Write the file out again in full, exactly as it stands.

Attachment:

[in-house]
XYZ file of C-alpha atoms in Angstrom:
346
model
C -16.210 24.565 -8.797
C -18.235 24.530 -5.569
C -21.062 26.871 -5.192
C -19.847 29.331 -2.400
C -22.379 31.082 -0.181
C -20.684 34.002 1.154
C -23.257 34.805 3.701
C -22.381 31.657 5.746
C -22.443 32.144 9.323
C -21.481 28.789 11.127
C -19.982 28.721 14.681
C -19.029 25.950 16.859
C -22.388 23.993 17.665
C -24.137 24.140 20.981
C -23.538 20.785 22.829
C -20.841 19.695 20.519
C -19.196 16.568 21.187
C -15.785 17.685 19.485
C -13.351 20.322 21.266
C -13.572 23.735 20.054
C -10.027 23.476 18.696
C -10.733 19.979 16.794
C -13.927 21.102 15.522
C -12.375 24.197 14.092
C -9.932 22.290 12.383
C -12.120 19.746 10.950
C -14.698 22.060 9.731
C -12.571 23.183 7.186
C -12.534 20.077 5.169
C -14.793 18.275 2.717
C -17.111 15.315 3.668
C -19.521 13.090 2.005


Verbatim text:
[in-house]
XYZ file of C-alpha atoms in Angstrom:
346
model
C -16.210 24.565 -8.797
C -18.235 24.530 -5.569
C -21.062 26.871 -5.192
C -19.847 29.331 -2.400
C -22.379 31.082 -0.181
C -20.684 34.002 1.154
C -23.257 34.805 3.701
C -22.381 31.657 5.746
C -22.443 32.144 9.323
C -21.481 28.789 11.127
C -19.982 28.721 14.681
C -19.029 25.950 16.859
C -22.388 23.993 17.665
C -24.137 24.140 20.981
C -23.538 20.785 22.829
C -20.841 19.695 20.519
C -19.196 16.568 21.187
C -15.785 17.685 19.485
C -13.351 20.322 21.266
C -13.572 23.735 20.054
C -10.027 23.476 18.696
C -10.733 19.979 16.794
C -13.927 21.102 15.522
C -12.375 24.197 14.092
C -9.932 22.290 12.383
C -12.120 19.746 10.950
C -14.698 22.060 9.731
C -12.571 23.183 7.186
C -12.534 20.077 5.169
C -14.793 18.275 2.717
C -17.111 15.315 3.668
C -19.521 13.090 2.005